Destinations:  travel toMICRONESIA


The antithesis of the South Pacific, the tiny isles of Micronesia are strewn across thousands of square kilometers of the North Pacific Ocean. Lelu Island, Kosrae This vast region is a world class diving destination of warm coral seas and tiny tropical isles. Though joined by an unremitting ocean, the South Pacific and Micronesia are historically and culturally distinct.

More than 3000 years ago Southeast Asian voyagers peopled these isolated specks of land. Two and a half millennia later, Spaniards under Magellan arrived. They stayed intermittently until the late 19th century, when German colonialists took over. The USA won Micronesia's largest island, Guam, from Spain in 1898, and Japan seized the rest of the region from Germany in 1914. The close of World War Two saw the Americans in control of almost all of Micronesia, except for a few scattered British colonies. Between 1968 and 1986, most of Micronesia attained self government.

Politically, the region encompasses the Federated States of Micronesia, Guam, Kiribati, Marshall Islands, Nauru, Northern Mariana Islands, and Palau. Tourists and travelers can island hop along Continental Air Micronesia's routes between Hawaii and Guam, or fly south on one of the shuttles from Japan to Saipan, Koror, or Guam. Honeymooners account for the bulk of the Japanese arrivals, while most North American and European visitors are scuba divers. A remarkable assortment of cultures and traditions has survived centuries of colonialism and consumerism, making Micronesia a truly colorful place to go.


The Land

Fast Facts

Micronesia lies north of the equator between Hawaii and the Philippines.

Micronesia crosses five time zones, west of the International Dateline.

Beaches, reefs, sunken ships, archaeological sites, varied island cultures.

Island hopper flights between Hawaii and Guam, then north and south on feeders.

Only half a million people inhabit an area larger than Canada or the United States.

The islands of Micronesia are almost endlessly varied. They range from the sprawling atolls of the Marshalls and the Gilberts, to the steaming volcanic peaks of the Carolines, and the uplifted limestone plateaus of the Marianas. Kwajalein in the Marshall Islands is the world's largest coral atoll in lagoon area while Christmas Island in Kiribati's Line Islands is Micronesia's largest uplifted atoll.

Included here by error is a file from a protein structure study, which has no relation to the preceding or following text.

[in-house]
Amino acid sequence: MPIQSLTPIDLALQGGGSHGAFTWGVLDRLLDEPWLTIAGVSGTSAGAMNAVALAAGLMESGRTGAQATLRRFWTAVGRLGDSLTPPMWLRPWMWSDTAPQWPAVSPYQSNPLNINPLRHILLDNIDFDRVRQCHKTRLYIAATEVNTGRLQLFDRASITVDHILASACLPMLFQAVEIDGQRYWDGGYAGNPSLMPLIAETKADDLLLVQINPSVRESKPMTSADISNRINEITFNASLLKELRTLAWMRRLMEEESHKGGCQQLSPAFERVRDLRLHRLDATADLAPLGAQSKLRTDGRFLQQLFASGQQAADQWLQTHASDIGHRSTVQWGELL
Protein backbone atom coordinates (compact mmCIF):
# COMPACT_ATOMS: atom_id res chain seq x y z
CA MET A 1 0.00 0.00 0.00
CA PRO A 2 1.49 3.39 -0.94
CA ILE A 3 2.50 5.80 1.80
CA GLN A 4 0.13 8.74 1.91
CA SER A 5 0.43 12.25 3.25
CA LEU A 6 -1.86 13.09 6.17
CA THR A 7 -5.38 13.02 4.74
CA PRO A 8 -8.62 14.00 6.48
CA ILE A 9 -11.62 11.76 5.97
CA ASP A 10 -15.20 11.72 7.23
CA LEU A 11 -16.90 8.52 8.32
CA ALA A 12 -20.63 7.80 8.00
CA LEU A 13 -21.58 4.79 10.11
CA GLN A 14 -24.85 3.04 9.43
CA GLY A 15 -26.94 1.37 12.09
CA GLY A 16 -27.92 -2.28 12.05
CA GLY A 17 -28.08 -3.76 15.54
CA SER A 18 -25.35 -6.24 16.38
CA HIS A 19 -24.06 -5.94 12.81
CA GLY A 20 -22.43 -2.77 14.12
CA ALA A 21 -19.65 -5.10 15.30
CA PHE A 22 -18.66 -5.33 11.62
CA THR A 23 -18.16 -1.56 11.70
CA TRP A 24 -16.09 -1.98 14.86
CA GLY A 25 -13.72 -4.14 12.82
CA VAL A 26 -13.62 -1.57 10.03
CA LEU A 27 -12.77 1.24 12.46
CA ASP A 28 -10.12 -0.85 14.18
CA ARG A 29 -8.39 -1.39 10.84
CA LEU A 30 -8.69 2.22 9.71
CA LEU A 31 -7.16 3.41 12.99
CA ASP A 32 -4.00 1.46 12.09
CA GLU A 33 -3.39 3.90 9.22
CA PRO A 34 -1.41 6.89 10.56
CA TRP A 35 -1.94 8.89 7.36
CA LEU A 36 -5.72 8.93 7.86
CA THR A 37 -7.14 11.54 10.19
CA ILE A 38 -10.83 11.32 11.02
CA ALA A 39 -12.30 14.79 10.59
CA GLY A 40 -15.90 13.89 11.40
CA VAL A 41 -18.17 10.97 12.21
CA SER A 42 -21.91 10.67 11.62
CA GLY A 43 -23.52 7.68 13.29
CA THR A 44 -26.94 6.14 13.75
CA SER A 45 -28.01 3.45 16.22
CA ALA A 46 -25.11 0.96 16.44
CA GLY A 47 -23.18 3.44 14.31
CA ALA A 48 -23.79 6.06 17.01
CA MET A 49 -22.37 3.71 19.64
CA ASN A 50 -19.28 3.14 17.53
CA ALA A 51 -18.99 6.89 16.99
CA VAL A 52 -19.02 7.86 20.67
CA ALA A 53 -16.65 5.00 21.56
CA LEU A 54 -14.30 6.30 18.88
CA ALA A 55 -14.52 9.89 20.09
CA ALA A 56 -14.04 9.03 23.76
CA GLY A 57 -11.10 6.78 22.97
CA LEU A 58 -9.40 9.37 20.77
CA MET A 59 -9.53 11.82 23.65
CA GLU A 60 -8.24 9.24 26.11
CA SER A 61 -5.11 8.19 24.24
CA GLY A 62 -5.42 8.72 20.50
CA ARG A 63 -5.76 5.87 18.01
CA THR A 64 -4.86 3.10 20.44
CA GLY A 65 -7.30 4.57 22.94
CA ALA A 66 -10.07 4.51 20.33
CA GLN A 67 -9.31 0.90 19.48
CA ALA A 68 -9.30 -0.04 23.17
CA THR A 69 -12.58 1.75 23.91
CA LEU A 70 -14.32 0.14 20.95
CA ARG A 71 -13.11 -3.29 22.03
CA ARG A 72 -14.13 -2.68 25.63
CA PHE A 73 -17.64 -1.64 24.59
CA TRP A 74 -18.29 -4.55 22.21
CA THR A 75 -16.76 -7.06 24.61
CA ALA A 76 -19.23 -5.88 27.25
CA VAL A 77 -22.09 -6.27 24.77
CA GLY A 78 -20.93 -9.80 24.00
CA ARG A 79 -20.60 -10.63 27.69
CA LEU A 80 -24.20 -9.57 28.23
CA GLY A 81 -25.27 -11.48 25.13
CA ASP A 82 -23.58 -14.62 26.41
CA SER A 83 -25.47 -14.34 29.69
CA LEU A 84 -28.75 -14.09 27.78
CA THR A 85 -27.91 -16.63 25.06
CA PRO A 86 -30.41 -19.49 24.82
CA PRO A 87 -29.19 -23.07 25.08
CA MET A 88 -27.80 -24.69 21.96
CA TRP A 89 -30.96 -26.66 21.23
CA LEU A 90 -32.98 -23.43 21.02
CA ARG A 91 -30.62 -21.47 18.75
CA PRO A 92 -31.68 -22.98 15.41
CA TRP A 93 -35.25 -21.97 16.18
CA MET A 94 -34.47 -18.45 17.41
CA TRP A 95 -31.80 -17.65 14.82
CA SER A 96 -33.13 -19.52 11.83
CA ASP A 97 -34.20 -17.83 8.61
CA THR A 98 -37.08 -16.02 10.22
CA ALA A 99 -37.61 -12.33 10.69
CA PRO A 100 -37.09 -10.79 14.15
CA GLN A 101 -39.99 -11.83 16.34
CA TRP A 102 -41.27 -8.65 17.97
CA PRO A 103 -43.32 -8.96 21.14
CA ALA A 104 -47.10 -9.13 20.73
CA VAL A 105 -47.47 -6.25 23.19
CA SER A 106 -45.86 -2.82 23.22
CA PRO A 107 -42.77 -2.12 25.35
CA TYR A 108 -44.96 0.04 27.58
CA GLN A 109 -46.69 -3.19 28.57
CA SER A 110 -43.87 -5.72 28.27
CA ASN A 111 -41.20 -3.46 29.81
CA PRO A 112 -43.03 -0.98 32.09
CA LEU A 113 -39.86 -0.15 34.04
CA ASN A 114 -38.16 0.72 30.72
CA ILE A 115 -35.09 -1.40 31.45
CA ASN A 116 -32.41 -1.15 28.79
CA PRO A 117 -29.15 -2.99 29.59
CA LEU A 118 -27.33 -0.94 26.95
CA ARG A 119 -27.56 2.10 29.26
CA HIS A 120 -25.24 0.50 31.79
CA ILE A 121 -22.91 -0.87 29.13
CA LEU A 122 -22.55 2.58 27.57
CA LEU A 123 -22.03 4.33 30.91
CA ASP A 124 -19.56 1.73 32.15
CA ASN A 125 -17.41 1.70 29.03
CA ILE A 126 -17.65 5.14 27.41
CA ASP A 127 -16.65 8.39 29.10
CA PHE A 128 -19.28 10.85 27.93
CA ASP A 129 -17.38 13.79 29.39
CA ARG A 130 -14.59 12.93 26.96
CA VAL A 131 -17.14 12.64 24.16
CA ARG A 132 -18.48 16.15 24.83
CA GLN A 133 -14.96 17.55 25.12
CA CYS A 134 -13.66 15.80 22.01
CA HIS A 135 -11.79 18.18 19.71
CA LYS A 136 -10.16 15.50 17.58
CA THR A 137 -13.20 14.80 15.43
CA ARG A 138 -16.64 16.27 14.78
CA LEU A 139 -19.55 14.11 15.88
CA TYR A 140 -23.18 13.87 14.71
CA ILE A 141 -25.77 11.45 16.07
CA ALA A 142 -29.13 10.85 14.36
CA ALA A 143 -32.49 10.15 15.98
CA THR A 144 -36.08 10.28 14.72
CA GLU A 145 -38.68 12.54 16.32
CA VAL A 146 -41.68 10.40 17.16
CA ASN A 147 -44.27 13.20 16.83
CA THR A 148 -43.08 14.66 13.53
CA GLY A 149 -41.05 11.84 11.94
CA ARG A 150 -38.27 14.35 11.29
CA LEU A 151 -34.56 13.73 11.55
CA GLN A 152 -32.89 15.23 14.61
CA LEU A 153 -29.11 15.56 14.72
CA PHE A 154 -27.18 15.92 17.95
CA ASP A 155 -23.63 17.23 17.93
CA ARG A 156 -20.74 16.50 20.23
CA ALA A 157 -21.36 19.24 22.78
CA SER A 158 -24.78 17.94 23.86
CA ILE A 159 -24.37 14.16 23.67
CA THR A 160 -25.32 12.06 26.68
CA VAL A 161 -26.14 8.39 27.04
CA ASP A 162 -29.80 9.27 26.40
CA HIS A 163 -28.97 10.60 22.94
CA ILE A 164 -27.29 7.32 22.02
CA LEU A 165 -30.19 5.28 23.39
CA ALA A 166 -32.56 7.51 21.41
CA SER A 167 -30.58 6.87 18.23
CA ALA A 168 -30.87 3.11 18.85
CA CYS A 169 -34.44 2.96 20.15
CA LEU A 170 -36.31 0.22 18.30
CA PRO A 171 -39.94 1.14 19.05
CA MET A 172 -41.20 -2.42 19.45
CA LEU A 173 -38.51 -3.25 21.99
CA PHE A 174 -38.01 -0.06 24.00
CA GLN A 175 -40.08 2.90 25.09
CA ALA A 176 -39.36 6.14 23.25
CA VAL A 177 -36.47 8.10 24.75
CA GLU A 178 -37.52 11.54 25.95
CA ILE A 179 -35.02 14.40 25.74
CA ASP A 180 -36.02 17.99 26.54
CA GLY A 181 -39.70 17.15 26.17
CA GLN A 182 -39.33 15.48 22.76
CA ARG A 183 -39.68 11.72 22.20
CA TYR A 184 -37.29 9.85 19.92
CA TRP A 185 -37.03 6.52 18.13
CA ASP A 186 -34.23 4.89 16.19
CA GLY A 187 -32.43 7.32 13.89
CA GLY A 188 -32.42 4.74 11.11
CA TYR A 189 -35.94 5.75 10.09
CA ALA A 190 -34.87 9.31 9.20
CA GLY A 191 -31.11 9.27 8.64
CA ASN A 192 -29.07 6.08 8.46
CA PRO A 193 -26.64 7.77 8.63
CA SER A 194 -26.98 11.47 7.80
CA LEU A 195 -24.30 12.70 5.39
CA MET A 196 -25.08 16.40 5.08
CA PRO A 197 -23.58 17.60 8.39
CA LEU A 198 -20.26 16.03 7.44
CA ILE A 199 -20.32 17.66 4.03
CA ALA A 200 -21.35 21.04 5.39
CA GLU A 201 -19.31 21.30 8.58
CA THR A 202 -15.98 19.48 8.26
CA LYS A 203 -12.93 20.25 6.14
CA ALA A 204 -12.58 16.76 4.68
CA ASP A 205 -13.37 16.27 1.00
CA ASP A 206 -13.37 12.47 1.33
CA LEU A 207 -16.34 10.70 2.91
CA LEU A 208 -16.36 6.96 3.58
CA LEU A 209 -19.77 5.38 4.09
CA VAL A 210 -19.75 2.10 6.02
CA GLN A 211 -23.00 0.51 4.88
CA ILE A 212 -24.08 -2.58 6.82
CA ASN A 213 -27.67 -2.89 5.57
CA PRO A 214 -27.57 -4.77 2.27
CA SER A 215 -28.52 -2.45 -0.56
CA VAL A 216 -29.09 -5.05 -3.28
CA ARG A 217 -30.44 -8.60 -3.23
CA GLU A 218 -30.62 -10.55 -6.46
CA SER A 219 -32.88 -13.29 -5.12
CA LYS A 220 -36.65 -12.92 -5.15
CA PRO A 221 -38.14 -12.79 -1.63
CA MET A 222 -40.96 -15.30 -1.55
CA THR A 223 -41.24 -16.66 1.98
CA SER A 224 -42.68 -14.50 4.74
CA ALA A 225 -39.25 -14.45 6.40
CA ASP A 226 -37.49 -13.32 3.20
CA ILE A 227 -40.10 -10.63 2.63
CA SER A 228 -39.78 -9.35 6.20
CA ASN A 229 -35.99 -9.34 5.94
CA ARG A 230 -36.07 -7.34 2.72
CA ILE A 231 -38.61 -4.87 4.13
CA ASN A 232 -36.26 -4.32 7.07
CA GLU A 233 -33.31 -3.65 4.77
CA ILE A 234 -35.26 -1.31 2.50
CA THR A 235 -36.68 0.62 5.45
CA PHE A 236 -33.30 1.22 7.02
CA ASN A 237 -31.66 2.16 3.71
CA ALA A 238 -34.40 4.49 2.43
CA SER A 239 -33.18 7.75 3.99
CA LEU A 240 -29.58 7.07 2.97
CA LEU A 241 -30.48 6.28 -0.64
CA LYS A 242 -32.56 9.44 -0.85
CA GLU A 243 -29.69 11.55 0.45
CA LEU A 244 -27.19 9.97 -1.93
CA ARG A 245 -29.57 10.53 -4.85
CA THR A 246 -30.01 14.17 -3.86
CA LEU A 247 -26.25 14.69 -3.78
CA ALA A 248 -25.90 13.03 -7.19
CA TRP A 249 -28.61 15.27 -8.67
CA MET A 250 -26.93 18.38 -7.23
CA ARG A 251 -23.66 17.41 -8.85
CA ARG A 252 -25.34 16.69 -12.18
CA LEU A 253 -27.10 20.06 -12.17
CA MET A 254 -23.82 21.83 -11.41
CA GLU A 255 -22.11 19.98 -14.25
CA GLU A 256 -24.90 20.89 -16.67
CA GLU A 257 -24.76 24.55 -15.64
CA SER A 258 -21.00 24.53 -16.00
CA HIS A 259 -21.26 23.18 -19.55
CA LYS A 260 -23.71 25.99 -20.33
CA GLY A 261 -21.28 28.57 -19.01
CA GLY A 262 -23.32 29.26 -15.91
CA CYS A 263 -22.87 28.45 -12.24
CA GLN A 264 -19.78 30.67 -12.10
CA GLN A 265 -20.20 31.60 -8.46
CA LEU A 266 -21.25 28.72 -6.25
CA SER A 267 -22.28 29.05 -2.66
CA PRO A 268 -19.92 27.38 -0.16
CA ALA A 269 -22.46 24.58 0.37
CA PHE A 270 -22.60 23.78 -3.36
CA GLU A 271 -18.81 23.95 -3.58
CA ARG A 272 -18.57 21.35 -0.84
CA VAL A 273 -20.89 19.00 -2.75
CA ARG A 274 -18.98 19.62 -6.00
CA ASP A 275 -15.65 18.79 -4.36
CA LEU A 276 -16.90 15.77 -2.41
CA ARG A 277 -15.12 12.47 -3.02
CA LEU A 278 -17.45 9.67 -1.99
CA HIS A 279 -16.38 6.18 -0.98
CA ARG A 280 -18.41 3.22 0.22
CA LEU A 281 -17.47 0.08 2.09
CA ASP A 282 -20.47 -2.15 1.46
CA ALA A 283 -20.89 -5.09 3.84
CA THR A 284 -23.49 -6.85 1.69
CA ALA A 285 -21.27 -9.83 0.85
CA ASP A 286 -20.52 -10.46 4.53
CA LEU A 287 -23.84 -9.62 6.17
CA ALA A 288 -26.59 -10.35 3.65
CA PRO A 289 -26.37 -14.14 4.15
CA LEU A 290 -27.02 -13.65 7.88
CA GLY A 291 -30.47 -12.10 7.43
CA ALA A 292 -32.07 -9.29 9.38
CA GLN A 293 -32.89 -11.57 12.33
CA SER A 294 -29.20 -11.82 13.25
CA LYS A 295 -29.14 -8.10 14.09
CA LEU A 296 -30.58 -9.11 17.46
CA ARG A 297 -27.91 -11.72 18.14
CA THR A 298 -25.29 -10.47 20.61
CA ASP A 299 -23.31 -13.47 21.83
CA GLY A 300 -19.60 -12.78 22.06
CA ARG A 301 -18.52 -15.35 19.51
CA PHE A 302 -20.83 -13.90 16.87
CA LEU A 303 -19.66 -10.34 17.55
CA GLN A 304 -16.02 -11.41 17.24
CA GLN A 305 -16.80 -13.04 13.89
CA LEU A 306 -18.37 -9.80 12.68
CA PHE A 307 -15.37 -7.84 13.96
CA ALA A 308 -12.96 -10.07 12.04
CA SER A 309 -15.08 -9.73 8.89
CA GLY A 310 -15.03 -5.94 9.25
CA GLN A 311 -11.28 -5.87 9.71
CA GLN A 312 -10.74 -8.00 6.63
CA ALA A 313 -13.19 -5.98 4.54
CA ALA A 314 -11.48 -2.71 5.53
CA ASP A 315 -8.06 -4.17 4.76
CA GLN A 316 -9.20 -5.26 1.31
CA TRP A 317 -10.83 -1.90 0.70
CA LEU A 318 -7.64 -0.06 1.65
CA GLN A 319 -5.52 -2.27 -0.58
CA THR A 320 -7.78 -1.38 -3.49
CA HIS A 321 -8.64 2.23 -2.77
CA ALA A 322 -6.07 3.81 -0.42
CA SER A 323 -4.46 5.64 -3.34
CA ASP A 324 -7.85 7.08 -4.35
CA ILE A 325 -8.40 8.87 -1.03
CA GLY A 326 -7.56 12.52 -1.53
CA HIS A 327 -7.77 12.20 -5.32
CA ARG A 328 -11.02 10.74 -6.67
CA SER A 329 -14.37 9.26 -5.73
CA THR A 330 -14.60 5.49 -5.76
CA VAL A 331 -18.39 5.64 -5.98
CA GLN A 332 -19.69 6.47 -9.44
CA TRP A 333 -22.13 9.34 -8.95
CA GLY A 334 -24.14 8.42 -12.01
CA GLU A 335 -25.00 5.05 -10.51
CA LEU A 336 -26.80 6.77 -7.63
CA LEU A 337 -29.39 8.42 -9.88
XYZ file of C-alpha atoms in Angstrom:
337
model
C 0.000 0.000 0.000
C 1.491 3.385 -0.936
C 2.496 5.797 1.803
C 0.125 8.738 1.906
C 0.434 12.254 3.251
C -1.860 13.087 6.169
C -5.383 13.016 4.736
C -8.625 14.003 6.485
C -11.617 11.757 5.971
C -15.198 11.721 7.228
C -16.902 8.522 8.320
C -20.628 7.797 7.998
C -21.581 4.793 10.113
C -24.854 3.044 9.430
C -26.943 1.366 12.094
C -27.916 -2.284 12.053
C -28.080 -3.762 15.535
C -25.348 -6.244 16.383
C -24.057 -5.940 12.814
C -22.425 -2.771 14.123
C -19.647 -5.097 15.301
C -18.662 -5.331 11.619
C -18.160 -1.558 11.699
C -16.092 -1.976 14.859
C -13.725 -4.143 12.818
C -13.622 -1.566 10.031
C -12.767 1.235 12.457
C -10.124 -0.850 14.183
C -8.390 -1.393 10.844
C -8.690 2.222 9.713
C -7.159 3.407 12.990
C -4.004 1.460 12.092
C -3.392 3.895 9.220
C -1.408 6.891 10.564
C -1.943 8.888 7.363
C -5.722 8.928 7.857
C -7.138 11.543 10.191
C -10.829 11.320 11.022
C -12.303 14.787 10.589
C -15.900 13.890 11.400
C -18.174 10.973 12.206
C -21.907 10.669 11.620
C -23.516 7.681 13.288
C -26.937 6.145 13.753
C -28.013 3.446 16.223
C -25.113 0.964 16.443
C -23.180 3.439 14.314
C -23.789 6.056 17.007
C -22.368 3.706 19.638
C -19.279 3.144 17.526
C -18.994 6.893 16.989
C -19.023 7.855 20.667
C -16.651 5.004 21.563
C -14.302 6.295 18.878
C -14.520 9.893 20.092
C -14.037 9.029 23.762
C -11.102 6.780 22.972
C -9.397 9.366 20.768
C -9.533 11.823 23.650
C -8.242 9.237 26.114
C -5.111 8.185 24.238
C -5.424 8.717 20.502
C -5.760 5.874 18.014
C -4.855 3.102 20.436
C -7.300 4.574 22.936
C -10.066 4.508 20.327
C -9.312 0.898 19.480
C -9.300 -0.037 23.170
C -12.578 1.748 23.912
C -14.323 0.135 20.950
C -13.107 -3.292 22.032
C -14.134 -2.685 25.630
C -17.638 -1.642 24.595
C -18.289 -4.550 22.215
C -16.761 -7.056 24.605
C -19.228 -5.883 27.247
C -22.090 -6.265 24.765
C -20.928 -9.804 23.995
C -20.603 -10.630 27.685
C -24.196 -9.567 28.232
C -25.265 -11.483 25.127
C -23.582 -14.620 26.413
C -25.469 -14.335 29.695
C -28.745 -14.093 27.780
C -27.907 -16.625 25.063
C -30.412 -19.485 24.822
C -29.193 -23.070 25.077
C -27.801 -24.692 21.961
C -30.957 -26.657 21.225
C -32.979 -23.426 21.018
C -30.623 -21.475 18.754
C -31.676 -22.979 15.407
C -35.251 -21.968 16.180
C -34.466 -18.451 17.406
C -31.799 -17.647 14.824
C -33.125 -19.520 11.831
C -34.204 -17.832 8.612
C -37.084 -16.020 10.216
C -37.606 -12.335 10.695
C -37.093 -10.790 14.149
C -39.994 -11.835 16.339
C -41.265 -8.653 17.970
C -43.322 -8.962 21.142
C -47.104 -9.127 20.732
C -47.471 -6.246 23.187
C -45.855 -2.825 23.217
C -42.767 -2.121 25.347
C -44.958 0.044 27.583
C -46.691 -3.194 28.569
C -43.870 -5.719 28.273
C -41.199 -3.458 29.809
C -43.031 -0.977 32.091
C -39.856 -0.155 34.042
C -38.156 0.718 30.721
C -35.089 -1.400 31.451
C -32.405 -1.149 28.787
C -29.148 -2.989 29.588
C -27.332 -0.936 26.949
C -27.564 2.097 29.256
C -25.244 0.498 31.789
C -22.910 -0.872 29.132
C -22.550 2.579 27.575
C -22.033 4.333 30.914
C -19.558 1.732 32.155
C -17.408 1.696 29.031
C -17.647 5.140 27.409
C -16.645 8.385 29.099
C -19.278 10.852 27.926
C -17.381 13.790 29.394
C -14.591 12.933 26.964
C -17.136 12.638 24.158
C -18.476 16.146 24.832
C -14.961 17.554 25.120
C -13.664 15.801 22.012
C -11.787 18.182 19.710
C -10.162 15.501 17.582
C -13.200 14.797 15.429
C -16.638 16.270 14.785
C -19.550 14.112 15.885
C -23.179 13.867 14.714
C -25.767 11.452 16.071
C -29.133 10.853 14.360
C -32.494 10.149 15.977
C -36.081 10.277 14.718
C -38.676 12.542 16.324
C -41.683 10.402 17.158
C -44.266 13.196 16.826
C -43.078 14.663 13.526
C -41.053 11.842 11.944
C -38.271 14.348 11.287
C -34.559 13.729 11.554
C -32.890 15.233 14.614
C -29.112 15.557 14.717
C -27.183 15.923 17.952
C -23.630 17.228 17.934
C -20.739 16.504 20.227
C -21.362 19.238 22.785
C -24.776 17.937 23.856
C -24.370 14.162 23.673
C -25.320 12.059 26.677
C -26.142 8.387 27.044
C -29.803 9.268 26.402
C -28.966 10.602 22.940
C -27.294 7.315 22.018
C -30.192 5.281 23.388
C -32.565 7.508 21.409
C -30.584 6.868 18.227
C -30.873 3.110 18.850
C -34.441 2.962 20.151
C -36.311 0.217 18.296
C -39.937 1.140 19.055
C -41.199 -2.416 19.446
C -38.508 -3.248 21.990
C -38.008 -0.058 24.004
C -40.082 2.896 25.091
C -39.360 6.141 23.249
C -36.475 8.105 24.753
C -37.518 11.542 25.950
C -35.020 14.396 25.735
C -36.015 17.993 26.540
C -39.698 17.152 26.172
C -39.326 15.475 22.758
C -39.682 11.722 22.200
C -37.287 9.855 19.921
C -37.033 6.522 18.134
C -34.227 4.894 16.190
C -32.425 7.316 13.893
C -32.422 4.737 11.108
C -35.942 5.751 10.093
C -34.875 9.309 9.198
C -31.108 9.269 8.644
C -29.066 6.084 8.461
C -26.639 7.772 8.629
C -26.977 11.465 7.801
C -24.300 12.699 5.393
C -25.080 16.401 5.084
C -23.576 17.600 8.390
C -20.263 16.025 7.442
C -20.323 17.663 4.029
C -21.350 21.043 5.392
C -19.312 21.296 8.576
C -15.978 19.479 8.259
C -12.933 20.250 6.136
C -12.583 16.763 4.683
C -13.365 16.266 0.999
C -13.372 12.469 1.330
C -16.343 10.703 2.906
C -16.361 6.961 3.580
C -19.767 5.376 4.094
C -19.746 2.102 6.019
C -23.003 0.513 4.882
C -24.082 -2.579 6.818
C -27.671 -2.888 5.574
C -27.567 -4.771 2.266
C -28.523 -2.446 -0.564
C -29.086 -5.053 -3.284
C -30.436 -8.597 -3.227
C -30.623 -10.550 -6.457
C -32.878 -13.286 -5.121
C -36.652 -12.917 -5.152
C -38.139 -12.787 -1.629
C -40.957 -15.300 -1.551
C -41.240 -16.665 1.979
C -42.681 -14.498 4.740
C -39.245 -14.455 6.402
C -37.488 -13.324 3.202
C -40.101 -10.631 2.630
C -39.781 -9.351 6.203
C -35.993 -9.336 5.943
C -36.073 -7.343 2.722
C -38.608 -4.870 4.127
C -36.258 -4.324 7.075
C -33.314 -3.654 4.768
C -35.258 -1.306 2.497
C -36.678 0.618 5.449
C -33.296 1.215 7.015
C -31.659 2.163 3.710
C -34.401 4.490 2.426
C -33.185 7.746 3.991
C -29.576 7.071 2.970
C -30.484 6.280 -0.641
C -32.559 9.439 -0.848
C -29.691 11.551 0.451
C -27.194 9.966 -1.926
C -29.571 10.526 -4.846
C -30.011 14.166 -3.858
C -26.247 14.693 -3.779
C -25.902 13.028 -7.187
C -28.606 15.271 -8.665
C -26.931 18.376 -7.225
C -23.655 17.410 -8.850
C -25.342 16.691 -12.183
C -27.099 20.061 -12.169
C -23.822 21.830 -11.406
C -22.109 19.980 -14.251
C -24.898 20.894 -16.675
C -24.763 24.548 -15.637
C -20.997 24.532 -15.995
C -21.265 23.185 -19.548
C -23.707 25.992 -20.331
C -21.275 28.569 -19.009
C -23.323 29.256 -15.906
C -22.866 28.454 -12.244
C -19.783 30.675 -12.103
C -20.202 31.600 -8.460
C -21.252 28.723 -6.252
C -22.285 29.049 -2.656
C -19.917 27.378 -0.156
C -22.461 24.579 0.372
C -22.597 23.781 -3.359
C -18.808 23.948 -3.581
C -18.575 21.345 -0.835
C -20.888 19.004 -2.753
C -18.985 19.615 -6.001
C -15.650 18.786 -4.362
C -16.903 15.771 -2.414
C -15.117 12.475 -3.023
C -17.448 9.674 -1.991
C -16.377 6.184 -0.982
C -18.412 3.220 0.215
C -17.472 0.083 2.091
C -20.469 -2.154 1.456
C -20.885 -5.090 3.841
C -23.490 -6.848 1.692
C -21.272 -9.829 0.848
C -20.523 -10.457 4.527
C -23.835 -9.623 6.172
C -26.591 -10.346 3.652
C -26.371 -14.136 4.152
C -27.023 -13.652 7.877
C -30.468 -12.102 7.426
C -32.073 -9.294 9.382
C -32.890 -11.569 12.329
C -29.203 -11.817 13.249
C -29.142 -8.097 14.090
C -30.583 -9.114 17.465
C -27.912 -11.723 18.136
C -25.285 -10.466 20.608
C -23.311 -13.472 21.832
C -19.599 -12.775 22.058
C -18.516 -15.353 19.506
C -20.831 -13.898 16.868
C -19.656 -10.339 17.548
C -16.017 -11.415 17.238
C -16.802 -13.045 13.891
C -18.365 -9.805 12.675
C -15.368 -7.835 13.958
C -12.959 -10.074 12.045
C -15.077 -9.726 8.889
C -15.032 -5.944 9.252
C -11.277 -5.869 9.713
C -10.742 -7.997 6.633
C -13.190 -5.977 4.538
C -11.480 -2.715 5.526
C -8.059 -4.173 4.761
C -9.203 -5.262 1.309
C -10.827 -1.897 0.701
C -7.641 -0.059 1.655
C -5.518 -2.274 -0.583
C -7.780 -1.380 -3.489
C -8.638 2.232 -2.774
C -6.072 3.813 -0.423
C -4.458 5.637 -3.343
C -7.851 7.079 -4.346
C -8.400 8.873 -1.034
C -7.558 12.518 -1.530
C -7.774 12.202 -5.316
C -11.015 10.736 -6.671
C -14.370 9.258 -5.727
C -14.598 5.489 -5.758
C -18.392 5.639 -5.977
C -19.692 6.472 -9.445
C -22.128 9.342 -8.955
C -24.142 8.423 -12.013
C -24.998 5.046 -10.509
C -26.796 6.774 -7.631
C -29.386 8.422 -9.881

Dazzling reefs teaming with a cornucopia of marine life surround these shores, and the islands are flanked by some of the deepest depths on earth. The Marianas Trench along the east side of the Mariana Islands, Yap, and Palau is 11 kilometers deep. Islands like Chuuk east of the Trench are slowly sinking as the Pacific Plate is pushed under the Philippine Plate. Islands like Guam and Saipan to the west are rising up.

Today these outer edges of paradise are all too vulnerable to the impact of climate change. Higher temperatures are altering weather patterns, causing more and stronger hurricanes. Acidification of the world's oceans is gaining pace with sea waters absorbing up to half of the world's carbon dioxide emissions. Coral bleaching will become an annual event by 2050, effectively killing all of Micronesia's reefs and whole shorelines will be swept away. As sea levels rise due to glacial melting and sea water expansion, the low coral atolls of the Gilbert, Phoenix, Line, and Marshall island groups face extinction. (View a detailed map of Micronesia as it is today.)


Weather in Micronesia

The best months to visit are December to March when the rainfall and humidity are generally lower. However, regional variations are to be expected. Kosrae and Pohnpei are the rainiest islands in Micronesia while the Gilbert Islands just south frequently experience drought. The cooling northeast tradewinds predominate during the drier season. Winds out of the west signal the approach of rain.

Hurricanes or typhoons can occur from May to December, although they only last a few days are followed by clear weather. As hurricanes tend to form in the east and move west, they're far less common in the Marshall Islands than they are in the Marianas.

For the scuba diver, Micronesian waters will be clearer during the dry season but the seas are often calmer in the wet allowing for a greater choice of dive sites.


Flora & Fauna